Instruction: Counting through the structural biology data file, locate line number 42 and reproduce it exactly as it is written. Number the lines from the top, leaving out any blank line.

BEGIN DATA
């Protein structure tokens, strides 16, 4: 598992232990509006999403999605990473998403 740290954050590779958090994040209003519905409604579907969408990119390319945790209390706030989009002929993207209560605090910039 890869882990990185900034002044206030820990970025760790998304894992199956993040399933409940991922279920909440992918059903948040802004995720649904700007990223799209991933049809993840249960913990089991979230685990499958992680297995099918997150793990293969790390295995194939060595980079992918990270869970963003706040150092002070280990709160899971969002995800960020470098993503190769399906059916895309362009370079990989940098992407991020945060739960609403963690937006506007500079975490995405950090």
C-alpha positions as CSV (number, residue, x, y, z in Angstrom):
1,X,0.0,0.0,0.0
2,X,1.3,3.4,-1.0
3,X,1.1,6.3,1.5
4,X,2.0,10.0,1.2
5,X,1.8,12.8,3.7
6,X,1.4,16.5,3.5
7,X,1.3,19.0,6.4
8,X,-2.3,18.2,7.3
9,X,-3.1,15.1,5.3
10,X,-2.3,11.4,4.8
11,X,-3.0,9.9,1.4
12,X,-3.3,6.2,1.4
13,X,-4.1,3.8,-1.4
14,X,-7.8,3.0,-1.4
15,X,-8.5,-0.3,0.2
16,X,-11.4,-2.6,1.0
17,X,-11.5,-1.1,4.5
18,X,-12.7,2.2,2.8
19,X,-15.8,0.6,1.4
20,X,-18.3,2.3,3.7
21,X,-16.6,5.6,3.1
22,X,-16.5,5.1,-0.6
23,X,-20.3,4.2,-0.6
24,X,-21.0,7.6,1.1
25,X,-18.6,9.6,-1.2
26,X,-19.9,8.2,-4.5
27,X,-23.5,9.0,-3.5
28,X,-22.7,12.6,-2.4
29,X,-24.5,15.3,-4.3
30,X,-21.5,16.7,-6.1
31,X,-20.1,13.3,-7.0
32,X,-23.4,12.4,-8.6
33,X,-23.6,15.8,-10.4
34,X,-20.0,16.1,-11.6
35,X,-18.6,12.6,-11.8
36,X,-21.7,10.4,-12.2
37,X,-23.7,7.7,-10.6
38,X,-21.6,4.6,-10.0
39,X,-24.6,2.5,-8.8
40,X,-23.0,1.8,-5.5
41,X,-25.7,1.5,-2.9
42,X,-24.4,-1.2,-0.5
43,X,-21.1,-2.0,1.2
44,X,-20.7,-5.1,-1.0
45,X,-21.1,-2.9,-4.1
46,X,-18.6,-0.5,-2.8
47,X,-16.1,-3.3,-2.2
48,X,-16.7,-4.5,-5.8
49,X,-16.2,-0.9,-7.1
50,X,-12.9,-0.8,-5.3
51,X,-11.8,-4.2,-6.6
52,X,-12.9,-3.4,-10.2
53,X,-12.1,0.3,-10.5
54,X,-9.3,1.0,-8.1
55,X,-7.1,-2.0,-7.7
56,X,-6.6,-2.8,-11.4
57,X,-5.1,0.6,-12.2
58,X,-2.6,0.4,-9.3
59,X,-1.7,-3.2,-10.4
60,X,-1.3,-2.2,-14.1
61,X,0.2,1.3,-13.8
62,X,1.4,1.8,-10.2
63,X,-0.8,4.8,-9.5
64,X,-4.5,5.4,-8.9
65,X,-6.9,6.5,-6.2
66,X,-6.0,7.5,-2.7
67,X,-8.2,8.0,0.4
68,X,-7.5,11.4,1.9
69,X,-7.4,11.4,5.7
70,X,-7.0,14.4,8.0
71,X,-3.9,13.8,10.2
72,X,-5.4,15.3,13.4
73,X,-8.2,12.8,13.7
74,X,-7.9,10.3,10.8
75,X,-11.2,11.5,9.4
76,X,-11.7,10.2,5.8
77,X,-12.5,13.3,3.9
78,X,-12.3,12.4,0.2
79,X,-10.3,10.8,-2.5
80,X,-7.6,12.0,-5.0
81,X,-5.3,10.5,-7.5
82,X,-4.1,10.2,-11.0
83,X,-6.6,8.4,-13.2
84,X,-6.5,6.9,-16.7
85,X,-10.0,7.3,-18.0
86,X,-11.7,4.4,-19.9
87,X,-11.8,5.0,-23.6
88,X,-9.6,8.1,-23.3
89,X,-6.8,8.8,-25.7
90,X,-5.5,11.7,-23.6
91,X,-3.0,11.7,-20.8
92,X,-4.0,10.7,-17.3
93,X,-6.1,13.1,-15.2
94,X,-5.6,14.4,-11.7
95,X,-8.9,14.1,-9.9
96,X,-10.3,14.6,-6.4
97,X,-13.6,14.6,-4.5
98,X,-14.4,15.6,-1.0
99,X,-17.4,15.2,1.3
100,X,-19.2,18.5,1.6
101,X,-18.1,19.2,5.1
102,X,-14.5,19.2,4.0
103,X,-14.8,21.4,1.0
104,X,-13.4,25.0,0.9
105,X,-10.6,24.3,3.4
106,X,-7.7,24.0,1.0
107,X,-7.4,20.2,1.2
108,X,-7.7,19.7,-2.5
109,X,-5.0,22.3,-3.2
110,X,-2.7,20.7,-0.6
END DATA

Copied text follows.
40,X,-23.0,1.8,-5.5